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Germany Trade Surplus  a Problem
World Economy

Germany Trade Surplus a Problem

In a few weeks, the International Monetary Fund and other international groups, such as the G20, will meet in Washington. When I attended such international meetings as Fed chairman, delegates discussed at length the issue of "global imbalances" - the fact that some countries had large trade surpluses (exports much greater than imports) and others (the United States in particular) had large trade deficits. China, which kept its exchange rate undervalued to promote exports, came in for particular criticism for its large and persistent trade surpluses, Ben S. Bernanke wrote for Seeking Alpha.
However, in recent years China has been working to reduce its dependence on exports and its trade surplus has declined accordingly. The distinction of having the largest trade surplus, both in absolute terms and relative to GDP, is shifting to Germany.
In 2014, Germany's trade surplus was about $250 billion, or almost 7 percent of the country's GDP. That continues an upward trend that's been going on at least since 2000.

Economic Success
Why is Germany's trade surplus so large? Undoubtedly, Germany makes good products that foreigners want to buy. For that reason, many point to the trade surplus as a sign of economic success. But other countries make good products without running such large surpluses. There are two more important reasons for Germany's trade surplus.
First, although the euro – the currency that Germany shares with 18 other countries – may (or may not) be at the right level for all 19 euro-zone countries as a group, it is too weak (given German wages and production costs) to be consistent with balanced German trade.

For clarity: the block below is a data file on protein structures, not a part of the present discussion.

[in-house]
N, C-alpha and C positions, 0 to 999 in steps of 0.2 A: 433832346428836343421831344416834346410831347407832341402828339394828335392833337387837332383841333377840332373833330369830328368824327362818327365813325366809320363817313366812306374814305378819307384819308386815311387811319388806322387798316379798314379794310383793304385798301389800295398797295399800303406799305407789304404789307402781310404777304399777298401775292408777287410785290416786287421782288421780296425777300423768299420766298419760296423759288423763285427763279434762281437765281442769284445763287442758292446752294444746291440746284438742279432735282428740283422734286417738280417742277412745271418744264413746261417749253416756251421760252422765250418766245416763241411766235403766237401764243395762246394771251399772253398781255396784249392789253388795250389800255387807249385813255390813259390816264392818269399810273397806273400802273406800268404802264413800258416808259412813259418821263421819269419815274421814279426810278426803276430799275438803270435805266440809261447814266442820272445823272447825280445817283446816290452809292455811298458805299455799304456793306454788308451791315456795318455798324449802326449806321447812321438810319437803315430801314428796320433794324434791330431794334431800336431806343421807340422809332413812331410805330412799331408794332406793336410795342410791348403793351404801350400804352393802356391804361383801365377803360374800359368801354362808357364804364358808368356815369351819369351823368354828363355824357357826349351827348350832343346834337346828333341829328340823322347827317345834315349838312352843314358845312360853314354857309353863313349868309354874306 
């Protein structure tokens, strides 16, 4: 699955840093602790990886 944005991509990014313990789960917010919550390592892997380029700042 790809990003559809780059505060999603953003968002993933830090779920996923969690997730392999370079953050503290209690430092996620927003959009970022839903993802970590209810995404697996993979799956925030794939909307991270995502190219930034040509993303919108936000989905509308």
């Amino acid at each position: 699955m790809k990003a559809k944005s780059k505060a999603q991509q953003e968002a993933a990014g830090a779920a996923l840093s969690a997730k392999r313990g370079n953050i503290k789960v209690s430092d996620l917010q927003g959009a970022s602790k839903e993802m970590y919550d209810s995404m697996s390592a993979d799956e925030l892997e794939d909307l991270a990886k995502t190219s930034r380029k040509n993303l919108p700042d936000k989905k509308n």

Second, the German trade surplus is further increased by policies (tight fiscal policies, for example) that suppress the country's domestic spending, including spending on imports.

Trade Surplus a Problem
In a slow-growing world that is short aggregate demand, Germany's trade surplus is a problem. Several other members of the eurozone are in deep recession, with high unemployment and with no "fiscal space" (meaning that their fiscal situations don't allow them to raise spending or cut taxes as a way of stimulating domestic demand). Despite signs of recovery in the United States, growth is also generally slow outside the eurozone.
Persistent imbalances within the eurozone are also unhealthy, as they lead to financial imbalances as well as to unbalanced growth. But with eurozone inflation well under the European Central Bank's target of "below but close to 2 percent," achieving the necessary reduction in relative costs would probably require sustained deflation in nominal wages outside Germany – likely a long and painful process involving extended high unemployment.
Germany has little control over the value of the common currency, but it has several policy tools at its disposal to reduce its surplus – tools that, rather than involving sacrifice, would make most Germans better off.

 

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